Chickenpox is one of the classic childhood diseases, and one of the most contagious. The affected child or adult may develop hundreds of itchy, fluid-filled blisters that burst and form crusts. Chickenpox is caused by a virus.

  Meningitis (MCV4) Vaccine

The MCV4 vaccine protects against meningococcal disease, a serious bacterial infection that can cause bacterial meningitis. Meningitis is an inflammation of the membranes that cover the brain and spinal cord. It is usually caused by bacteria or viruses. The vaccine is recommended for the following ages:

  • Age 11 or 12 years
  • Age 15 years if not previously vaccinated (Often, this is just before entering high school)
  • For older teens who are entering college and will be living in a dormitory setting, or for other older teens in a group setting, such as the job corps and the military.

  Hepatitis A Vaccine

Hepatitis A refers to liver inflammation caused by infection with the hepatitis A virus (HAV). It is one of several viruses that can cause hepatitis and is one of the 3 most common hepatitis viruses in the United States. The other 2 forms are hepatitis B and hepatitis C.

  Rotavirus Vaccine

Rotavirus most often infects infants and young children. In children 3 months to 2 years of age, rotavirus is one of the most common causes of diarrhea. In the United States, it leads to outbreaks of diarrhea during the winter and spring months. It can be a problem in child-care centers and children’s hospitals. Almost all children have had a rotavirus infection by the time they are 5 years old. Severe infection, also called rotavirus gastroenteritis, is the leading cause of severe, dehydrating diarrhea in infants and young children.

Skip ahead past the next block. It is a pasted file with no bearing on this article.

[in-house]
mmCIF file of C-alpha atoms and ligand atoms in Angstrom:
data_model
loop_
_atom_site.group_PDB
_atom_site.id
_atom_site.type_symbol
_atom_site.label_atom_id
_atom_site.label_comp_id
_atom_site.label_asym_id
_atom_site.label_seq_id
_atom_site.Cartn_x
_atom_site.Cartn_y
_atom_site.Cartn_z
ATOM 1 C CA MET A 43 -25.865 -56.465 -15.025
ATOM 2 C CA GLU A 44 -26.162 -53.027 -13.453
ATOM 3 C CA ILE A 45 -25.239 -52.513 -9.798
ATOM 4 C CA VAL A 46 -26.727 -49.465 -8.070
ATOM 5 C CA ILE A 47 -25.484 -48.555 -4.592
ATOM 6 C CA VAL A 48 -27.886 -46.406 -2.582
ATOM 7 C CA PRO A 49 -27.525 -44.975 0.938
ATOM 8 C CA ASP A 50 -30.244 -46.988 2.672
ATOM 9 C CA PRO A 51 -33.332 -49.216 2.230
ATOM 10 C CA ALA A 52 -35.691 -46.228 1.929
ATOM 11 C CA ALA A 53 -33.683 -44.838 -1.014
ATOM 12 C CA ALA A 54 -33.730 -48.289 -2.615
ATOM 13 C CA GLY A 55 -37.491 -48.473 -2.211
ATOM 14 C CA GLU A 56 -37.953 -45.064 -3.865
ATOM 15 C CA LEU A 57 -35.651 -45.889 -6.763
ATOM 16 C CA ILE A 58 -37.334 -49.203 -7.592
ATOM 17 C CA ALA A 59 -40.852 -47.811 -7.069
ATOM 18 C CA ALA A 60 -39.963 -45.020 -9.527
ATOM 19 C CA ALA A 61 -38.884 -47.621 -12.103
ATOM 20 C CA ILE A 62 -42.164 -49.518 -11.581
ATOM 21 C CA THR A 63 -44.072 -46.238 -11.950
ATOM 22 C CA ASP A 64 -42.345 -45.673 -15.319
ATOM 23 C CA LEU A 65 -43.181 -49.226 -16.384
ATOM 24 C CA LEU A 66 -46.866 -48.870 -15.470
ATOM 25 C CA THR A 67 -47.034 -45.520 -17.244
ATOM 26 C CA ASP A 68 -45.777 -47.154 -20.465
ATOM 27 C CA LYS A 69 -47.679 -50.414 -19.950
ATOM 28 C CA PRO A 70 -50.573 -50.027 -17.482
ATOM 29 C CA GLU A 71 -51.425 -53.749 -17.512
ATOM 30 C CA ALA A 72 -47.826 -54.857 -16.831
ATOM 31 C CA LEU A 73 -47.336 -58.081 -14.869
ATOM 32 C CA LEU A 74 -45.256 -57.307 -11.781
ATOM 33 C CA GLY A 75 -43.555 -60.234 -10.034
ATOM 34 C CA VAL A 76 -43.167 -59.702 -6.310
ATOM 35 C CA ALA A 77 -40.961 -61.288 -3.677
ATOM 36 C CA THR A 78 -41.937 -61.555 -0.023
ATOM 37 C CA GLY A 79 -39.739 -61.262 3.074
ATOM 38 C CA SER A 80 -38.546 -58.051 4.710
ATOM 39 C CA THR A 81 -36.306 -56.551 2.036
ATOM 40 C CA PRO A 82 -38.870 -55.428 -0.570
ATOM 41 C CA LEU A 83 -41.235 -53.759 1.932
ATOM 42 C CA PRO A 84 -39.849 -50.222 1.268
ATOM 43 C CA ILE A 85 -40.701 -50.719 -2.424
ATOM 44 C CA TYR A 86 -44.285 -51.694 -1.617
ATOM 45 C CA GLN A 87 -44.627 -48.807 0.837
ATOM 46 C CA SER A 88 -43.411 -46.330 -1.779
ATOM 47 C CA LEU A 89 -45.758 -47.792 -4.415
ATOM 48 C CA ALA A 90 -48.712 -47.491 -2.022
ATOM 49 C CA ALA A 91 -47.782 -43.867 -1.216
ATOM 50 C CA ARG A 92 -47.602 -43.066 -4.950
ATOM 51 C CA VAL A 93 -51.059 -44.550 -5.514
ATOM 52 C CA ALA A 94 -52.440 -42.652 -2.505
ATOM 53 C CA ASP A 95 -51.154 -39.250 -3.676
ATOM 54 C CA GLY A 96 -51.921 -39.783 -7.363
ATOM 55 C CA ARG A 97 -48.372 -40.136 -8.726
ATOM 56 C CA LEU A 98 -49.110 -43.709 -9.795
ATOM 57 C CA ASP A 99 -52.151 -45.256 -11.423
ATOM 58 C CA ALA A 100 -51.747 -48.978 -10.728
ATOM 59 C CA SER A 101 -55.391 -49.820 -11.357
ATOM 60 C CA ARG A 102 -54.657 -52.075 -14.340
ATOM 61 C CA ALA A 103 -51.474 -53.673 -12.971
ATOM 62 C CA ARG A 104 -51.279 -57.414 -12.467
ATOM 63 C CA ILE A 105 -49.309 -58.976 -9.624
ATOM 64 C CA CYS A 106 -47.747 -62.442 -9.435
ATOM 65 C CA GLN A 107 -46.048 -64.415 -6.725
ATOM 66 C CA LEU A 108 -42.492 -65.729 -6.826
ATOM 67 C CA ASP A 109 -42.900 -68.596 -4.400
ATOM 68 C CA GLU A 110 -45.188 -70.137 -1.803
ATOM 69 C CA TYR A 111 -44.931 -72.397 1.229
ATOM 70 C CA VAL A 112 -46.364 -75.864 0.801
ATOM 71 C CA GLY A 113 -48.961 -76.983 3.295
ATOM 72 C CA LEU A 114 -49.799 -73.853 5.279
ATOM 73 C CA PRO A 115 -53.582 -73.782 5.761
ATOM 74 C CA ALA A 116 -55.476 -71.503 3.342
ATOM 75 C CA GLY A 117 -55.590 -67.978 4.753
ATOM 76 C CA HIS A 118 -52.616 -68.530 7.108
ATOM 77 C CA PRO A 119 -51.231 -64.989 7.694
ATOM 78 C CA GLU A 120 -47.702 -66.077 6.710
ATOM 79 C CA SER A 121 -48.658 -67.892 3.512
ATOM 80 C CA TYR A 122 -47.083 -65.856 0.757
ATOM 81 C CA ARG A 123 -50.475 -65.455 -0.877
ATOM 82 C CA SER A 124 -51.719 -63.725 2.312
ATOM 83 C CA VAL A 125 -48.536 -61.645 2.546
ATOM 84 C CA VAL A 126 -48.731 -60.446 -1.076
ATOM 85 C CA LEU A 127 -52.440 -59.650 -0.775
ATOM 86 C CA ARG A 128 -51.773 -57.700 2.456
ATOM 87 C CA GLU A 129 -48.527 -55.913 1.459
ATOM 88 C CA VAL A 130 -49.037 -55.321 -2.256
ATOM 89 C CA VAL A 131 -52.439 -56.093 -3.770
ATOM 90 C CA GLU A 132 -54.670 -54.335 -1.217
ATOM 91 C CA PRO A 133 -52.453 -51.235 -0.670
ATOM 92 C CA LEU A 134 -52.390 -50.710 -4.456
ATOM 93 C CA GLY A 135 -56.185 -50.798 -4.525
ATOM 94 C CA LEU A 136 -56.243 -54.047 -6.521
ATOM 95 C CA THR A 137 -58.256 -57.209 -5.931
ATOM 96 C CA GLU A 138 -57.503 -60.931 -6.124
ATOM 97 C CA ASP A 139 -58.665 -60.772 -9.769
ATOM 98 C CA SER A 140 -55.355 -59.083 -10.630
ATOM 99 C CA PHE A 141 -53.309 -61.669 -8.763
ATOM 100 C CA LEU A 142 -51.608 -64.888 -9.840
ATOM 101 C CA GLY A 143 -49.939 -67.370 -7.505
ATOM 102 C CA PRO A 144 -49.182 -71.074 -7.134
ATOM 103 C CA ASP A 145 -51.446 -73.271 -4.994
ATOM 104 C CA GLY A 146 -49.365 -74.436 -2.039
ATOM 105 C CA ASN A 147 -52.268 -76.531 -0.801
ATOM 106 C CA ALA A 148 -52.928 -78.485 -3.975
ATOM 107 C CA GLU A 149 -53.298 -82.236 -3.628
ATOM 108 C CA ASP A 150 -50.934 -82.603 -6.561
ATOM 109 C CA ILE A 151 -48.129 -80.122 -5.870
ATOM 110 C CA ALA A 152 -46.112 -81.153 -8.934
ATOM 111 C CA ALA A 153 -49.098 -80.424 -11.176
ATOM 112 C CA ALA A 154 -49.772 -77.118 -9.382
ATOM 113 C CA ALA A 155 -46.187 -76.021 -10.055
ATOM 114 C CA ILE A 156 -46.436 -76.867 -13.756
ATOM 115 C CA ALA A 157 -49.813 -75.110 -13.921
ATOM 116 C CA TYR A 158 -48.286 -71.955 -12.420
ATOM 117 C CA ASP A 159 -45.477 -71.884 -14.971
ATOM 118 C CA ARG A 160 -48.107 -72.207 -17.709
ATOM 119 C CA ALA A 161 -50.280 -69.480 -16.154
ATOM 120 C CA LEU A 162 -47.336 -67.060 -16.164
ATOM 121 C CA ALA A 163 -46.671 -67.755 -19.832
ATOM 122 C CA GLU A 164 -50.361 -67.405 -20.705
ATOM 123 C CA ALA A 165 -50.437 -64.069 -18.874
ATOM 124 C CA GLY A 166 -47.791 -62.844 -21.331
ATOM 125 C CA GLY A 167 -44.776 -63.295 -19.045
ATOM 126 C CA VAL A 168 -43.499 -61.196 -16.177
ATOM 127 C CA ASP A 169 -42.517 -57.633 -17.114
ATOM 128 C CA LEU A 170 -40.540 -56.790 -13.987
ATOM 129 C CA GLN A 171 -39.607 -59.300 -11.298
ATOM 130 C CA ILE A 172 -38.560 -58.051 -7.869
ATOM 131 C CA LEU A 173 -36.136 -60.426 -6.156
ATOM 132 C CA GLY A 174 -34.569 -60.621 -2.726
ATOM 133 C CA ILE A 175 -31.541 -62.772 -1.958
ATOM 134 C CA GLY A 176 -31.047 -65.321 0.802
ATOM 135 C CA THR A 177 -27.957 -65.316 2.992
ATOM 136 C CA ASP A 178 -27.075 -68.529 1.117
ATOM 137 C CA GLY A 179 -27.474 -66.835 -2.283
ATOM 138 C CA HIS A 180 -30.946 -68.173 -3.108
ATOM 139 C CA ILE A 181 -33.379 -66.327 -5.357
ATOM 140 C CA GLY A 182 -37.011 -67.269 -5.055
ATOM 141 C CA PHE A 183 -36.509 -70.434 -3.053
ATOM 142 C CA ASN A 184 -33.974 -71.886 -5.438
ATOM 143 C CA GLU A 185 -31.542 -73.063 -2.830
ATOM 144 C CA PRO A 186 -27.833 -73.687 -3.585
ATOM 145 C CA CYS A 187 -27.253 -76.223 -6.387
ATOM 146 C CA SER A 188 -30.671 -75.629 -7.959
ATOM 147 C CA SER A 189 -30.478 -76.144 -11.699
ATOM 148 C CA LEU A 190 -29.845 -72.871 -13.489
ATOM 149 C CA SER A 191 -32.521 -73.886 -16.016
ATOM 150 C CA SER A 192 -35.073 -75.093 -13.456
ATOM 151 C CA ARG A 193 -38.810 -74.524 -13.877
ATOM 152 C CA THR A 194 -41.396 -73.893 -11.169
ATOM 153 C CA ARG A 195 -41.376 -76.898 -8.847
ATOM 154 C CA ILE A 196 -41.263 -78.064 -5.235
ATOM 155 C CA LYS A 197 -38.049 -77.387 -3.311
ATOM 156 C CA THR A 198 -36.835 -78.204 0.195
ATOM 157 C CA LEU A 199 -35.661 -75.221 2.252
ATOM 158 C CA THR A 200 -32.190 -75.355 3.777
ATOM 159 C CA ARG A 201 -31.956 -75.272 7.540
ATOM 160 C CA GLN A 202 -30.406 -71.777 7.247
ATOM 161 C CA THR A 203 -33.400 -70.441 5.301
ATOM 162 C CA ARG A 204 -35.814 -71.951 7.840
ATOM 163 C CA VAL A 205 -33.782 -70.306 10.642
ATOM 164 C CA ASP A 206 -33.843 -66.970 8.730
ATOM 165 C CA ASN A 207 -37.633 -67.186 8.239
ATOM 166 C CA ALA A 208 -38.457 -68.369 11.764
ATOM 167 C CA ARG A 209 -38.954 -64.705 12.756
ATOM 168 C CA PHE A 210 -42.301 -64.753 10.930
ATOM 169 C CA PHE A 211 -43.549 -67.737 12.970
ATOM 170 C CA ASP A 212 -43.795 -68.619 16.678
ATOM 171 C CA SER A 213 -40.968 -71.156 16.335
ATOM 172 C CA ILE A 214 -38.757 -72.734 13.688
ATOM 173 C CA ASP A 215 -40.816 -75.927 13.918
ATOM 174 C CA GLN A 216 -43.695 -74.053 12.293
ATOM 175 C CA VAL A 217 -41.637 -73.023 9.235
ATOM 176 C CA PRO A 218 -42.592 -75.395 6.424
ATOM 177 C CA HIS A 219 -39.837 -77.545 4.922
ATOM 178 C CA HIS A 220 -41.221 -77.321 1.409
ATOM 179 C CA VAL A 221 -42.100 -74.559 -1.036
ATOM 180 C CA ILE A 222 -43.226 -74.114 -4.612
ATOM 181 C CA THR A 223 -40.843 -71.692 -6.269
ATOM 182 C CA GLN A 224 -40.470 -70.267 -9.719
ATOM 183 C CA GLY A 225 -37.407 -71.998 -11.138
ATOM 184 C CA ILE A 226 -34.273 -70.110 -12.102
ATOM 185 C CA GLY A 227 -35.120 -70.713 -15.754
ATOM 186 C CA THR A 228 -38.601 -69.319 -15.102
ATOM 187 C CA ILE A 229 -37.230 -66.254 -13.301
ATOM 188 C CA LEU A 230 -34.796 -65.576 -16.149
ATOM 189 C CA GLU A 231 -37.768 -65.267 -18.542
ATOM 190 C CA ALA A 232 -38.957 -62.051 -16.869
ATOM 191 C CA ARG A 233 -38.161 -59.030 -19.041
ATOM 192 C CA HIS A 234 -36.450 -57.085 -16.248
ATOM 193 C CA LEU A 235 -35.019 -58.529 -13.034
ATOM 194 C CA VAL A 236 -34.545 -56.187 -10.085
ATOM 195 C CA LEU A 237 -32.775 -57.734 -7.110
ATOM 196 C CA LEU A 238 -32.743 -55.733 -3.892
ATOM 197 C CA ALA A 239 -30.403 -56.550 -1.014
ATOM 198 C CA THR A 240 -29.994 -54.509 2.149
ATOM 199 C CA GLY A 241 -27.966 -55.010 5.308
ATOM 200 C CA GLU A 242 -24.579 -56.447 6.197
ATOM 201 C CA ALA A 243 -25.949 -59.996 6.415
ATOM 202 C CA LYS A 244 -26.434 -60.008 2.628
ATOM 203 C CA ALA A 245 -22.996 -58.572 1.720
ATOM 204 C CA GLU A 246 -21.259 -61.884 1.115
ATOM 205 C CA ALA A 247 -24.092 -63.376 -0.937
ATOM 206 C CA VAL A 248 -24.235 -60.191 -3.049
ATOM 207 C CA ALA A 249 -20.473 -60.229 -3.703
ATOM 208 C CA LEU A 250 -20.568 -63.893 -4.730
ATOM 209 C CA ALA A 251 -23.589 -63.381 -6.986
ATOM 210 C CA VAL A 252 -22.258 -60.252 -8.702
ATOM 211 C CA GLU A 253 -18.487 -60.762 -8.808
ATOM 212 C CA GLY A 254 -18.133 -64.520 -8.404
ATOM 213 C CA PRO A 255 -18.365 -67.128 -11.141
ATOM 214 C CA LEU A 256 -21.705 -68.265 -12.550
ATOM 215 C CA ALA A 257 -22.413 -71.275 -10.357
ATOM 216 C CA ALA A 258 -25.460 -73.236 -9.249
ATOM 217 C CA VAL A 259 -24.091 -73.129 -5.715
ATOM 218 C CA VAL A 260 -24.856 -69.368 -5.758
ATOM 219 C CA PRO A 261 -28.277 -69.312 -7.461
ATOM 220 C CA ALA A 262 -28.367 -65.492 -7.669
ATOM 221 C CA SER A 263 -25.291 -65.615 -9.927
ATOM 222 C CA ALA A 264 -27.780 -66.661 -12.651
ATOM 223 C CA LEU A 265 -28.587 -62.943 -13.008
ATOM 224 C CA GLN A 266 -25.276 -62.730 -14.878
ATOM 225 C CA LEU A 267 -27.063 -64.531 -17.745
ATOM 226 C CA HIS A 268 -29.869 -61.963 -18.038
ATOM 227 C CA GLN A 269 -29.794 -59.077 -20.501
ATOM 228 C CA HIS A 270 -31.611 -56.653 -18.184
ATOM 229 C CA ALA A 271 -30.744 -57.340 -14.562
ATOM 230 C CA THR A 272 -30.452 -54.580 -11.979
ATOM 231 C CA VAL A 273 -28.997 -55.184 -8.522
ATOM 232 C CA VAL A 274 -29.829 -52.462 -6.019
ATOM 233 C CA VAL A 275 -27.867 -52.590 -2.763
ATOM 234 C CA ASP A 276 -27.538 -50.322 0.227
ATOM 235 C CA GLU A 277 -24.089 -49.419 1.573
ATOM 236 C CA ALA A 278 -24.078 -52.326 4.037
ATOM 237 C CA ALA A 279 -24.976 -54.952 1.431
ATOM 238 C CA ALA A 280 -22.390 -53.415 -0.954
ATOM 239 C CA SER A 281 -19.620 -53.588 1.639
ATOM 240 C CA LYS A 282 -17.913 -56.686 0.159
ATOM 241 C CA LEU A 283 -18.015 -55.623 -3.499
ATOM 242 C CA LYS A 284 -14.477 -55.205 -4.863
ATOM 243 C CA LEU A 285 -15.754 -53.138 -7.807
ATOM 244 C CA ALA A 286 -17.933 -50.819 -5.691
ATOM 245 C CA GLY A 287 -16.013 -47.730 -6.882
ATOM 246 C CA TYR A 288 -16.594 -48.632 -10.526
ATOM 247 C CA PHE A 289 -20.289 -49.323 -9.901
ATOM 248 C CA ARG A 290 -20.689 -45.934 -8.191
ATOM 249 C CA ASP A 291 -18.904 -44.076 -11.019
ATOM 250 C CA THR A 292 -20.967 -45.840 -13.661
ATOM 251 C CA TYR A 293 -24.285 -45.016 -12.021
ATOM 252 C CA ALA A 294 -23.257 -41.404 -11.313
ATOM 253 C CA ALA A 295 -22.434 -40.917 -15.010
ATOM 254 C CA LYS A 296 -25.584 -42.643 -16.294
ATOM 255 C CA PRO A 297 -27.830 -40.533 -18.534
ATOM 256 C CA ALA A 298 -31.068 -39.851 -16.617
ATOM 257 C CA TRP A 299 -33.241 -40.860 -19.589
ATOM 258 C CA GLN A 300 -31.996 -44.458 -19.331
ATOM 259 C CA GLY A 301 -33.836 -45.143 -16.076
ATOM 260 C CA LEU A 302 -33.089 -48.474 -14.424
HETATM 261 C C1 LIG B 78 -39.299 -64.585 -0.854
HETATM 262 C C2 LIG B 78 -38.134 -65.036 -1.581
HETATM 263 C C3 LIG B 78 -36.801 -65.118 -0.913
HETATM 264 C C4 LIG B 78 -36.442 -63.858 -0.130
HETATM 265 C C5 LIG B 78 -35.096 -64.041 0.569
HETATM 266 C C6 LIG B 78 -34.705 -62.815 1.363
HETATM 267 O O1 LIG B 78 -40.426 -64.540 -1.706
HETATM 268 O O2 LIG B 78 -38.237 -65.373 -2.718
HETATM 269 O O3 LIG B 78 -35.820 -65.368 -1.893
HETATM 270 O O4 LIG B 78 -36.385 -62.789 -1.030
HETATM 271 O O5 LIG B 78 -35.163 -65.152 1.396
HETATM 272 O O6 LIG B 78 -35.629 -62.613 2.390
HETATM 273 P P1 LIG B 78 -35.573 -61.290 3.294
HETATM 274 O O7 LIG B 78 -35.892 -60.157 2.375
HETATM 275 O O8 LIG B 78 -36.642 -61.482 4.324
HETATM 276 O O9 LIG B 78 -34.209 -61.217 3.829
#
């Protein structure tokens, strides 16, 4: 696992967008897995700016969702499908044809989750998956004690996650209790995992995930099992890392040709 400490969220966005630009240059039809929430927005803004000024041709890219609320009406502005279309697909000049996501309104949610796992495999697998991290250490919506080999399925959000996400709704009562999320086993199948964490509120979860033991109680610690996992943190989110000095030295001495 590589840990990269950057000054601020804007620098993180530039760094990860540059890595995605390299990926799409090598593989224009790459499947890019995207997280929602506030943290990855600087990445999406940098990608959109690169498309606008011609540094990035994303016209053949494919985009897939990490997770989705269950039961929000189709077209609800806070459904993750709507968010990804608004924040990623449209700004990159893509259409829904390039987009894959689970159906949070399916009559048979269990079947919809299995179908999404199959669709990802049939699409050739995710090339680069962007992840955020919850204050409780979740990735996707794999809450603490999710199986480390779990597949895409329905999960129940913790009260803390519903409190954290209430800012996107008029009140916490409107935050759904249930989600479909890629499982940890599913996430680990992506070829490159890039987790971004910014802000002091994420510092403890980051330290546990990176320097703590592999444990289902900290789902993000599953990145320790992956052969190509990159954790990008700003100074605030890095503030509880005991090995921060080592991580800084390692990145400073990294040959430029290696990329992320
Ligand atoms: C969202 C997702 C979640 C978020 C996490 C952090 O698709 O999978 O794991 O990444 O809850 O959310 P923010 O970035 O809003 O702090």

HPV Vaccine: Recommended to Prevent Some STDs and Cervical Cancer

Human papillomavirus (HPV) vaccine prevents certain sexually transmitted strains of human papillomavirus (STDs), which are associated with the development of genital warts and cervical cancer. Both are serious conditions, and unless cervical cancer is diagnosed and treated early, it can even result in death.

The HPV vaccine is recommended for 11-12 year-old girls, and can be given to girls as young as 9 years of age. The vaccine is also recommended for 13-26 year-old girls/women who have not yet received or completed the vaccine series.